International: Wild fires hit California Wine Country

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Multiple flames engulf Napa, Sonoma and other parts of Northern California...

Wild fires, where 11 people have been killed so far, hit California Wine Country
Wild fires, where 11 people have been killed so far, hit California Wine Country

Multiple producers have said that the fire that broke out Sunday night in Napa Valley is worse than the fire caused by the major 1989 earthquake and much worse than the damage seen from the recent 2014 earthquake. It had been reported that well-known wineries such as Signorello Estate have burned to the ground with others being threatened such as, Chimney Rock and Darioush on the Silverado Trail.

‘The speed of the fire is what’s incredible, as well as the winds that swirled it back around,’ said Allison Steltzner of the Napa-based Steltzner Vineyards.

And as a result, she noted that in the town of Yountville, ‘trees just snapped’ in two. She evacuated her vineyard at 12:30 last night with her children. Her vineyard manager stayed until the early hours to fight the fire and then joined colleagues to try to save other people and property along the Silverado Trail, which is one of the region’s two main North-South arteries.

The off-the-record word was that many producers didn’t really know the level of damage that had been done—as the nine-mile trajectory from Trancas Street in the town of Napa to Yountville Cross Road, remains closed. Many high-profile appellations such as Altas Peak lie along that road.

The Current Situation

‘Evacuations are still underway and many people remain without power and cell phone reception, making communications difficult,’ said Patsy McGaughy, communications director for Napa Valley Vintners.

‘As of now, we do not have any verifiable information regarding vineyard acreage or winery buildings burned. We are assessing information on how the fires might affect the 2017 harvest and the wine industry specifically, but it will be some time before we have any specific information along these lines.’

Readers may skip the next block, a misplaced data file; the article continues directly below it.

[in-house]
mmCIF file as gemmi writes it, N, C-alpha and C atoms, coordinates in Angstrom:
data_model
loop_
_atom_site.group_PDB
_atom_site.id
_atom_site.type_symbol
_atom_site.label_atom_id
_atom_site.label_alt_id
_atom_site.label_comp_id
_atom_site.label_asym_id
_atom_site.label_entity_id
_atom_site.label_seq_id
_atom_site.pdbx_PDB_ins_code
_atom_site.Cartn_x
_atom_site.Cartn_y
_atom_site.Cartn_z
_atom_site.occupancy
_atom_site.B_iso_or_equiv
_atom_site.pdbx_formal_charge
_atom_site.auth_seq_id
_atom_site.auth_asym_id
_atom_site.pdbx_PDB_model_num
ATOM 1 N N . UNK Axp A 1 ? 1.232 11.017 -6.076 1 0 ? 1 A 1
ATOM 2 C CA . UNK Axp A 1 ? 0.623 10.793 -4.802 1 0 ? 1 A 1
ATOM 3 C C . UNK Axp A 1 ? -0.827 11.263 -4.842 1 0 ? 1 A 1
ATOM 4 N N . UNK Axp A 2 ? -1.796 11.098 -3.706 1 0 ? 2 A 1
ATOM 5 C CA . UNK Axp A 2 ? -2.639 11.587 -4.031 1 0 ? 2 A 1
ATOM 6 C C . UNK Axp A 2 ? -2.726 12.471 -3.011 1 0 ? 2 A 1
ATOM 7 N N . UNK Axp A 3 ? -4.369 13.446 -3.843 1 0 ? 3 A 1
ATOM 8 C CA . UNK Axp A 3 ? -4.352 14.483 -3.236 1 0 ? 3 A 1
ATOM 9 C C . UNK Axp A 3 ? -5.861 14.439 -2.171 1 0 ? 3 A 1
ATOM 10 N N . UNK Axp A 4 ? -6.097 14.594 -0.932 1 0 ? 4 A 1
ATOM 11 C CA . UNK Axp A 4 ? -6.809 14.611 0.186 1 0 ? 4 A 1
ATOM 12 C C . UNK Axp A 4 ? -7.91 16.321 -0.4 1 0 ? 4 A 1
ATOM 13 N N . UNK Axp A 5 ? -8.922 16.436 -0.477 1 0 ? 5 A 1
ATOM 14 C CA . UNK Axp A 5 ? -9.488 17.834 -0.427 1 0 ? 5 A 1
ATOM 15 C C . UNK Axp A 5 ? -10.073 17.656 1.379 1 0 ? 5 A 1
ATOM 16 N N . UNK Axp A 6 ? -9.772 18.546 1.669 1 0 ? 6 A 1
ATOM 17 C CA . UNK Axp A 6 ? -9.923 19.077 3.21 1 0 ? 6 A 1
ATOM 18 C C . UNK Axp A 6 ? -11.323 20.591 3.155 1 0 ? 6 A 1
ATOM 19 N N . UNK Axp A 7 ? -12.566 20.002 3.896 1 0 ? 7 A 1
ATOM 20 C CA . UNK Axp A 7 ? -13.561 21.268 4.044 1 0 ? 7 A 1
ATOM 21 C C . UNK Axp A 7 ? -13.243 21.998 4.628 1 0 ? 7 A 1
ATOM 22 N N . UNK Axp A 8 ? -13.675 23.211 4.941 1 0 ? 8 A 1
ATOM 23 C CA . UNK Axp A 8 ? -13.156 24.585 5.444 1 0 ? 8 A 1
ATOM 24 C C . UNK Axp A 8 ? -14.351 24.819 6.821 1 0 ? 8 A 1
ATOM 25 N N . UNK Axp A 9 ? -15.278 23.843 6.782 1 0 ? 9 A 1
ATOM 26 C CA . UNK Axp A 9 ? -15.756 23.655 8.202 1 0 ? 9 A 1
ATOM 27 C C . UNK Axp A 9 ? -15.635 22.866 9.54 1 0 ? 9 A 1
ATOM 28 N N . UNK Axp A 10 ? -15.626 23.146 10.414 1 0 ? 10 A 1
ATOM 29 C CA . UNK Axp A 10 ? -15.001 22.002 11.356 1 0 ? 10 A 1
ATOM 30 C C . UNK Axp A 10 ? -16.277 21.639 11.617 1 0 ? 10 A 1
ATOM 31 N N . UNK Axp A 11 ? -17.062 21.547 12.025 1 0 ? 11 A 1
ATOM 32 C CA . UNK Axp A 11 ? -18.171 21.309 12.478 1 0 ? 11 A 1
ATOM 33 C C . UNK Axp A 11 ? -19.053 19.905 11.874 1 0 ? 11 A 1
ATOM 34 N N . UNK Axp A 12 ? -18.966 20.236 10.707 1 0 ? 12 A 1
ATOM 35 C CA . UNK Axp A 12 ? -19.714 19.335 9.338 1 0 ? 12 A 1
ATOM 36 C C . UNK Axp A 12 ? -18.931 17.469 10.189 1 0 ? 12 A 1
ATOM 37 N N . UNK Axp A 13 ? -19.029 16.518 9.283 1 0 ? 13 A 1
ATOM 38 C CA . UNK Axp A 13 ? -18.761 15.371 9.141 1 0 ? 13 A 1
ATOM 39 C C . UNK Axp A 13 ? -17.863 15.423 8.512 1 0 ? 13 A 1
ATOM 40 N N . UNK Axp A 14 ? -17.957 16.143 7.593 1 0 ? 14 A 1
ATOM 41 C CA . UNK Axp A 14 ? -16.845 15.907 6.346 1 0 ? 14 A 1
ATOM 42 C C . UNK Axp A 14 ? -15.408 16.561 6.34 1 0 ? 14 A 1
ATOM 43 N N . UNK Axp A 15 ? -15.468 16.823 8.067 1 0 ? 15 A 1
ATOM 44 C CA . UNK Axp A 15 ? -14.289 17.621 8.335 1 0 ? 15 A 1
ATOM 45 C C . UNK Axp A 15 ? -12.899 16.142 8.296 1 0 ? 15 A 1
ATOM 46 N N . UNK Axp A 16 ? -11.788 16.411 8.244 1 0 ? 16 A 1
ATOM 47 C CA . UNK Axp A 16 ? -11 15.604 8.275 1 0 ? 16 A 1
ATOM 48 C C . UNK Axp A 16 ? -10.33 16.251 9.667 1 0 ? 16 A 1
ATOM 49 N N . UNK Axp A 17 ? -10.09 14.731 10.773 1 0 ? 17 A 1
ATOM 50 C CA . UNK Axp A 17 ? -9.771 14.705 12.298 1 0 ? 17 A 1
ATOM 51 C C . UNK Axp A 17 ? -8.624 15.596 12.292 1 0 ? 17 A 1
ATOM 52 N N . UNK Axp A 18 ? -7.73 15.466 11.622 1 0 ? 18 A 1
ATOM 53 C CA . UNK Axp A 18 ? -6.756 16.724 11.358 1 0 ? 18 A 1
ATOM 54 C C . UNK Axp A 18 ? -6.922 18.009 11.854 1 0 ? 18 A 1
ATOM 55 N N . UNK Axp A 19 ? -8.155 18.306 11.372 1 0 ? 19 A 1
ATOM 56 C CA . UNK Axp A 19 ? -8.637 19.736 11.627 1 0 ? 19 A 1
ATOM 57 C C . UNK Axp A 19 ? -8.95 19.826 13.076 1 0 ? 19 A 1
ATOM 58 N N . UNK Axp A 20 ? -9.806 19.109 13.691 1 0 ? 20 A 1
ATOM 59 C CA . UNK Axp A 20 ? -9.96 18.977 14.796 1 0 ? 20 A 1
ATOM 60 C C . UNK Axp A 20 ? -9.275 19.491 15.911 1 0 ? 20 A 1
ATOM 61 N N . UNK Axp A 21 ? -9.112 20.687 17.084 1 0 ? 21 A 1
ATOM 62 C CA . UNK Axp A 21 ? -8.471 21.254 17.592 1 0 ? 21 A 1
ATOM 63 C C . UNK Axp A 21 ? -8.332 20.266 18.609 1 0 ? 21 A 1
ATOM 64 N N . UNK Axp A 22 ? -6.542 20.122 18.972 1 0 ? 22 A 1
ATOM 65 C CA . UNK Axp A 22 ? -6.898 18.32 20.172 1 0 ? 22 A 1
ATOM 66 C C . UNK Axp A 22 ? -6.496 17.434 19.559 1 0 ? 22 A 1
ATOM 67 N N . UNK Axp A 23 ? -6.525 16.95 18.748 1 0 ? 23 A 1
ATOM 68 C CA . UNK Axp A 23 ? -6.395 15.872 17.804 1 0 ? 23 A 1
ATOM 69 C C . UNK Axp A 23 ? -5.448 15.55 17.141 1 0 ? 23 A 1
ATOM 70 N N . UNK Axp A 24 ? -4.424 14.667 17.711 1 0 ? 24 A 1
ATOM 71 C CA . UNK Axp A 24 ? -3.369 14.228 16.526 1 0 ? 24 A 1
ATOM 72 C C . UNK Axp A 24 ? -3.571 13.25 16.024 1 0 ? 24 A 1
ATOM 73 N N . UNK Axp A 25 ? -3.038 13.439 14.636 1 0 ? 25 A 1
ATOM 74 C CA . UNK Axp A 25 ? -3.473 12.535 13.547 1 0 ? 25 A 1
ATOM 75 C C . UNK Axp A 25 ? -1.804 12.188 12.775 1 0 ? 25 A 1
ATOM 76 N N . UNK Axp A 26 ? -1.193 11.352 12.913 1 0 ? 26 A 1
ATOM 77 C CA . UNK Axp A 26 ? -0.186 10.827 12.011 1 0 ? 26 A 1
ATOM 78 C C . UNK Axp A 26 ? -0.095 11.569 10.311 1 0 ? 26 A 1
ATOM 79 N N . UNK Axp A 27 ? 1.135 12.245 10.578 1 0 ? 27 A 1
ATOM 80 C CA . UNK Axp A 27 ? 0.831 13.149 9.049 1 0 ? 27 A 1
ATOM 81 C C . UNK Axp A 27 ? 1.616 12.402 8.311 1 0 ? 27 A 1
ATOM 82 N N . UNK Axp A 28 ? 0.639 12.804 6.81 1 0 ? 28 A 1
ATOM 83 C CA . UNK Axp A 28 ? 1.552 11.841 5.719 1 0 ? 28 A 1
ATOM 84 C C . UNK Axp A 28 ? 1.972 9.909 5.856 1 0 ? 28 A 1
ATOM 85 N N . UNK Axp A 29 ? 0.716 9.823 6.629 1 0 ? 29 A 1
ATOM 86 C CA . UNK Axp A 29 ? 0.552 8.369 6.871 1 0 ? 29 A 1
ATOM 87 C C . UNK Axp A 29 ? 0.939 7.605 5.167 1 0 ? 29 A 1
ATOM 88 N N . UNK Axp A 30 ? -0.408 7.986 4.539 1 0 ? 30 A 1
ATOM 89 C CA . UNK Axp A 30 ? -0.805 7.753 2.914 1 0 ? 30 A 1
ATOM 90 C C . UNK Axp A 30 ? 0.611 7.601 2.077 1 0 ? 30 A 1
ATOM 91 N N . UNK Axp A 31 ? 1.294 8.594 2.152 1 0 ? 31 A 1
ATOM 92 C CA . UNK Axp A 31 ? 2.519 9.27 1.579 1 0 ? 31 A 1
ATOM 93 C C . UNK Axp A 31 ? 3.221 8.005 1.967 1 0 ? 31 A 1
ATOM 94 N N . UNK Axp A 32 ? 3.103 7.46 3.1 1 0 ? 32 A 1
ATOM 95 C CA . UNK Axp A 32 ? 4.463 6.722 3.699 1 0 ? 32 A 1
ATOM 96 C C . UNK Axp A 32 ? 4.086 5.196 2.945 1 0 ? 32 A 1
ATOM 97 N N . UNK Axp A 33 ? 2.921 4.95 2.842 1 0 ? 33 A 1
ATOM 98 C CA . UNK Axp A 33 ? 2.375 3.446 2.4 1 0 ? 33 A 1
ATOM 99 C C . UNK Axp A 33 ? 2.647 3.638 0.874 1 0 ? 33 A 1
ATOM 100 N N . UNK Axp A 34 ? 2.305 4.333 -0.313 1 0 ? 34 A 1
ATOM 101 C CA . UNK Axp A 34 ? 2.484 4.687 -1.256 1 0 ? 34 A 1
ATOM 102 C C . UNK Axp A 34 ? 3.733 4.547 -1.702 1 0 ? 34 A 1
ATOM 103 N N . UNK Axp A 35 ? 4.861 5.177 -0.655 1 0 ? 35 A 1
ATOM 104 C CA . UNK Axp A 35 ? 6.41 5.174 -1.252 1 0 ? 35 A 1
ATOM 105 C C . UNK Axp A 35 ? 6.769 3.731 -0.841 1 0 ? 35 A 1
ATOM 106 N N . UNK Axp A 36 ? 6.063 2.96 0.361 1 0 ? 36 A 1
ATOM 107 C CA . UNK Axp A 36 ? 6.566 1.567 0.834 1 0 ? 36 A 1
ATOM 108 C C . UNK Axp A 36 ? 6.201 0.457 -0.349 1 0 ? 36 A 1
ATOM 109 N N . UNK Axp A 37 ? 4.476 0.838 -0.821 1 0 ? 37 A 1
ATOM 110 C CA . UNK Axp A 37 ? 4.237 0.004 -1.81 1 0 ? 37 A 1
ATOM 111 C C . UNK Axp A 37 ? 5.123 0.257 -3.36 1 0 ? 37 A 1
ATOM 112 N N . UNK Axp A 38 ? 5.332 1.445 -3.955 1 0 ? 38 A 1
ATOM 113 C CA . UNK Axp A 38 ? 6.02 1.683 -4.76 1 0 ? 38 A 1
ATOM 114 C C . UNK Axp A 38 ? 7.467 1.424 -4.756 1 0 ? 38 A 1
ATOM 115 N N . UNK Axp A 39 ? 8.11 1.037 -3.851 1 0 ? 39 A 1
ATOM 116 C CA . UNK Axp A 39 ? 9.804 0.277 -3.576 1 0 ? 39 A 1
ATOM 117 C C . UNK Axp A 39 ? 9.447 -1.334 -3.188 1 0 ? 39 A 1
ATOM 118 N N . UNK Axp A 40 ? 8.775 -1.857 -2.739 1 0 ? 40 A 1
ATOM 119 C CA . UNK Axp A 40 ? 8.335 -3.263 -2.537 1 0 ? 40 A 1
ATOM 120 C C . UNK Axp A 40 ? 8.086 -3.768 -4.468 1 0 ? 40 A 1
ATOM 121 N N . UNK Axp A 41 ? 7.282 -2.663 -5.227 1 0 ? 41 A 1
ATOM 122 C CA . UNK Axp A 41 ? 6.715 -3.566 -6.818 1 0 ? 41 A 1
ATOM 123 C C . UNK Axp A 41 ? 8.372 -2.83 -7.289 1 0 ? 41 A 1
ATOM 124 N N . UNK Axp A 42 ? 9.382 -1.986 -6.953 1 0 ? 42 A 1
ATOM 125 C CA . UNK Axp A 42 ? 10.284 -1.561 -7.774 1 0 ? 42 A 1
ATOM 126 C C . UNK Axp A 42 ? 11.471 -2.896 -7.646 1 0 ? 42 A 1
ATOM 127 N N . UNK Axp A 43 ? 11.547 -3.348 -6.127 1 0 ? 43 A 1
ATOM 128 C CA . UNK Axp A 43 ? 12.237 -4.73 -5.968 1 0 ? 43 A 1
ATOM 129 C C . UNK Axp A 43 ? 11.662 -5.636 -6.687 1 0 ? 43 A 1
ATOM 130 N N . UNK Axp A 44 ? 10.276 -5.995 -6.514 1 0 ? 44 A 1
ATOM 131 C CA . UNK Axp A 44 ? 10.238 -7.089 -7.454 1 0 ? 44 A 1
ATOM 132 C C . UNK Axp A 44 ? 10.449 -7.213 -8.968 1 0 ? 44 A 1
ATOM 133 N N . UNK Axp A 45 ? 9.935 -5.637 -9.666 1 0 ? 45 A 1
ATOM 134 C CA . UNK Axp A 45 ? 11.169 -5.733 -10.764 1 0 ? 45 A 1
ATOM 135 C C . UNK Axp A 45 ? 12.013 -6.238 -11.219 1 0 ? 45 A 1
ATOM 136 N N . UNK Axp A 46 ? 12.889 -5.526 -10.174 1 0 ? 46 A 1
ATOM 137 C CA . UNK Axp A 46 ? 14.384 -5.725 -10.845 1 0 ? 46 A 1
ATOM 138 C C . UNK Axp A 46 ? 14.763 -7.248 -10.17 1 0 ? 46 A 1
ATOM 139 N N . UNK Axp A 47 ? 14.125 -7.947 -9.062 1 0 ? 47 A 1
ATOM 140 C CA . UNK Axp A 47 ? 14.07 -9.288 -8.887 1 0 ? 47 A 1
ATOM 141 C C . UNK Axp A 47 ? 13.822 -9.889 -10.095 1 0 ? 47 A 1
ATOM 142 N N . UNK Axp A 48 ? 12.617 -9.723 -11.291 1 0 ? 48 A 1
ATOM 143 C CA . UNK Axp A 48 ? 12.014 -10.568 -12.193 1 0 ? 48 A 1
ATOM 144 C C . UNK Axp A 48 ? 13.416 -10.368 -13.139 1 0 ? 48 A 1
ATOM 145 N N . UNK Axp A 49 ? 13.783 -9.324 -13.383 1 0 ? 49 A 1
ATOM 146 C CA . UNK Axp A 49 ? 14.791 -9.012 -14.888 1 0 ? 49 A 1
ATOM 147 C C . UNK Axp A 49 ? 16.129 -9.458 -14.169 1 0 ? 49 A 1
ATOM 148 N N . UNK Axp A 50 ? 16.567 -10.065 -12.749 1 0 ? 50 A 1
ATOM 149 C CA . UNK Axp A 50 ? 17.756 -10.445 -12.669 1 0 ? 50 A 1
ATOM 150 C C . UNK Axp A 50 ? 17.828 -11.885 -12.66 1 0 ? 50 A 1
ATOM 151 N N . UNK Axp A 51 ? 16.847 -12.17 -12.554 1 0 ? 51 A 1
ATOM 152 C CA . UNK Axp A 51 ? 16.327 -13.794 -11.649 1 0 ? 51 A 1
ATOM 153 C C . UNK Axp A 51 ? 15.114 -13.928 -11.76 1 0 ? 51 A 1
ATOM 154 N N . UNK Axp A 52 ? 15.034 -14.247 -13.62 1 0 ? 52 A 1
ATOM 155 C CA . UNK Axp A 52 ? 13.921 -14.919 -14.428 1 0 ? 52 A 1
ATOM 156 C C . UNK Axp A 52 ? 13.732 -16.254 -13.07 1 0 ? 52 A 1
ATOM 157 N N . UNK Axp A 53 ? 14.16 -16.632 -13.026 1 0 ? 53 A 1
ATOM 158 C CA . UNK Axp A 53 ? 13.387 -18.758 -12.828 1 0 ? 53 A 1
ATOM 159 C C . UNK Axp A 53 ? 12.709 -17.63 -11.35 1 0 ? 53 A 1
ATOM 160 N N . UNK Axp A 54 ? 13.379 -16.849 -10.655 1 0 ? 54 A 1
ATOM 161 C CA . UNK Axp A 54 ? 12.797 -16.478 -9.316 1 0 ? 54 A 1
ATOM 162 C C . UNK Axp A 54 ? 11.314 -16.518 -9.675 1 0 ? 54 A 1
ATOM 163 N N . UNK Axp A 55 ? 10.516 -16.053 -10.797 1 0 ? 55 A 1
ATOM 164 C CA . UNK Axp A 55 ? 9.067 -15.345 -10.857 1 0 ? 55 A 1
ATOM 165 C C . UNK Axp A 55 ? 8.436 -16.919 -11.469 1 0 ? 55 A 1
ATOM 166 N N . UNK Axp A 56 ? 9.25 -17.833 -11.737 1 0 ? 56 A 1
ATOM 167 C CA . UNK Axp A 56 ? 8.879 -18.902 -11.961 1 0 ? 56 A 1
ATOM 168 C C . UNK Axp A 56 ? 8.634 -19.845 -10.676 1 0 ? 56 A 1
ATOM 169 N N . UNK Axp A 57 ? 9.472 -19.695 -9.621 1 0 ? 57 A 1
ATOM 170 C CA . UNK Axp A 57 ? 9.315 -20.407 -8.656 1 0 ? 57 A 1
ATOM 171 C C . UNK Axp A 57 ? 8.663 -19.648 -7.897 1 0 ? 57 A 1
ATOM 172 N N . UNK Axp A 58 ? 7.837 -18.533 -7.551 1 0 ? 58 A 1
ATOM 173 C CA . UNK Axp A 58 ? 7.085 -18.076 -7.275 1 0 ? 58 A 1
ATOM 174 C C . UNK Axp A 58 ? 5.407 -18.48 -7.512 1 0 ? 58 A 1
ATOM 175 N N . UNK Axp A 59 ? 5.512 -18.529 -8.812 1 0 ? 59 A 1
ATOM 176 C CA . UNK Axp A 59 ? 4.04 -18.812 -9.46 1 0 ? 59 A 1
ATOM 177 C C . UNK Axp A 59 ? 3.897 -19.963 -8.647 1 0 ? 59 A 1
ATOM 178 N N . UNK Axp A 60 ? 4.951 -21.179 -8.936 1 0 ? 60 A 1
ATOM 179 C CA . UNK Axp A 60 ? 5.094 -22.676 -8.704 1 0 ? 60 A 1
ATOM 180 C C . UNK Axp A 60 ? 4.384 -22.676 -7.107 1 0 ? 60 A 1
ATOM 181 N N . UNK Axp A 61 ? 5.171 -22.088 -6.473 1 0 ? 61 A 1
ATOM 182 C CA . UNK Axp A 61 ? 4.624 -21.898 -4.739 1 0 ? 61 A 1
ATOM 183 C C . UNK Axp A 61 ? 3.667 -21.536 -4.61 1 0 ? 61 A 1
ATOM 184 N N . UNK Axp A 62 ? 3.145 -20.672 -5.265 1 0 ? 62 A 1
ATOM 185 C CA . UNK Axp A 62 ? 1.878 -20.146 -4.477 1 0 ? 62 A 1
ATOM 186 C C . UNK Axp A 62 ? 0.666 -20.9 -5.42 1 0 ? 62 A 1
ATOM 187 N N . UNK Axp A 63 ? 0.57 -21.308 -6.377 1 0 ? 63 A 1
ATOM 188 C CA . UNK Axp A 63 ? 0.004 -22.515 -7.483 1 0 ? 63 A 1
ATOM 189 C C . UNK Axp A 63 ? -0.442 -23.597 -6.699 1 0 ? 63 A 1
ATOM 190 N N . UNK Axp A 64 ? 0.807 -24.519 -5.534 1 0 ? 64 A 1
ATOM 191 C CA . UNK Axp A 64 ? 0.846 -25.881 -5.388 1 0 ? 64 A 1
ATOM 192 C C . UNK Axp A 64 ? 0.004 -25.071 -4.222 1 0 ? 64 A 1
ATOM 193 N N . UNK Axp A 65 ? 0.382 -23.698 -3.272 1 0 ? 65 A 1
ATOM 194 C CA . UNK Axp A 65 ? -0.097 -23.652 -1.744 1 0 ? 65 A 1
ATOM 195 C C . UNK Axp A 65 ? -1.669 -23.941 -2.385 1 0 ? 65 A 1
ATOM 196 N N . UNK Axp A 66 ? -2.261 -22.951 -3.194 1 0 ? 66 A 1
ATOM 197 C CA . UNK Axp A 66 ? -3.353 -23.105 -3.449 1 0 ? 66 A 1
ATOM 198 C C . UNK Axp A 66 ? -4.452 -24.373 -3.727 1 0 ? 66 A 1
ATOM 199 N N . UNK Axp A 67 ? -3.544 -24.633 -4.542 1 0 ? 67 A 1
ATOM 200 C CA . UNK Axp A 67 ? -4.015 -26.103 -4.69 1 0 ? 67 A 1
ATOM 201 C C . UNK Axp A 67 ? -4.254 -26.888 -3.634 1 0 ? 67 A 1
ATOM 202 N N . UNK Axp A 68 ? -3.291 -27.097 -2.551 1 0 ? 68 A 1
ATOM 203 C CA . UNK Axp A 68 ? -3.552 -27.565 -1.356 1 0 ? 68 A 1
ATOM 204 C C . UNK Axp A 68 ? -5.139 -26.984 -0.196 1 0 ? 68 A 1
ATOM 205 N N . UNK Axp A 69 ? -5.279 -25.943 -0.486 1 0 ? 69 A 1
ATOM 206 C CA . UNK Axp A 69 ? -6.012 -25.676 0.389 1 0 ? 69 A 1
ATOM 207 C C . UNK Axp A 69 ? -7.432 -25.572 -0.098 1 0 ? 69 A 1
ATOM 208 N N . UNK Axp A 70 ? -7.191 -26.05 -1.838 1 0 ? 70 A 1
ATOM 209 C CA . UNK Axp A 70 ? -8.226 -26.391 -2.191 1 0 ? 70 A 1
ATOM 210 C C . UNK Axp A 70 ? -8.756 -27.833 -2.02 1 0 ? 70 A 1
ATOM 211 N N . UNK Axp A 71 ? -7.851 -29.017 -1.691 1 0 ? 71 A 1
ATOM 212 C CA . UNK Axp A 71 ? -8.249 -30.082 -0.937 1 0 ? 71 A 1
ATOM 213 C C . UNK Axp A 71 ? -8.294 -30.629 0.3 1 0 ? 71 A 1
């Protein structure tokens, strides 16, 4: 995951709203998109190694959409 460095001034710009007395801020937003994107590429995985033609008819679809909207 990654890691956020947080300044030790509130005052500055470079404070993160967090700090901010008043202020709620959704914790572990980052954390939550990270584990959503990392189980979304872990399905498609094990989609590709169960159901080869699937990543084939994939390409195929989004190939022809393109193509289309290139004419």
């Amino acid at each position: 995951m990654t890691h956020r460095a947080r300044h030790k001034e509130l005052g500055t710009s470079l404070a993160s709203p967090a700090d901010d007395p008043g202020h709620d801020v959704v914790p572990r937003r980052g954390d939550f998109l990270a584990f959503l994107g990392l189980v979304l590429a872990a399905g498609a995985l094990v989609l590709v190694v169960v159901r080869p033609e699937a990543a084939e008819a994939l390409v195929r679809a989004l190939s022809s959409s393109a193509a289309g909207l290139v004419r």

Secondary fires have also been brewing, such as the ‘Tubbs Fire’, which started in the Sonoma region of Santa Rosa and is reportedly heading towards the town of Sonoma itself.

‘Our members seem to be OK,’ said Joyce Stavert, the executive director of Oakville Winegrowers, which represents 72 wineries and growers, although they have struggled to reach some people.

Many vintners were out with hoses to tame the flames last night, said Nancy Bialek, the executive director of the Stags’ Leap Winegrowers, which has 17 winery members. The fire department didn’t come as they were focused on more populous areas and ‘life over property.’

Sletztner added that, ‘no one is trying to save any structures; police were just going in to evacuate people.’

Bialek added that the good news, at least in the Stags’ Leap AVA, is that half to 70 percent of the harvest is finished. Although ‘there is going to be a lot of loss in the vineyard because ash penetrates the grapes.’ Napa Valley Vintners also stated that the majority of Napa Valley’s grapes were picked before the fires started last night.

However, many other appellations had much more acreage still on the vine.

Steltzner said she thinks that Napa Valley residents will band together after the fires are put out. ‘There will be a large push to come back and enjoy the Valley.’

More information on the Napa Valley Community Disaster Relief Fund can be found here:

http://www.napavalleycf.org/supporting-napa-county-fire-relief-efforts/

Translated by Sylvia Wu / 吴嘉溦

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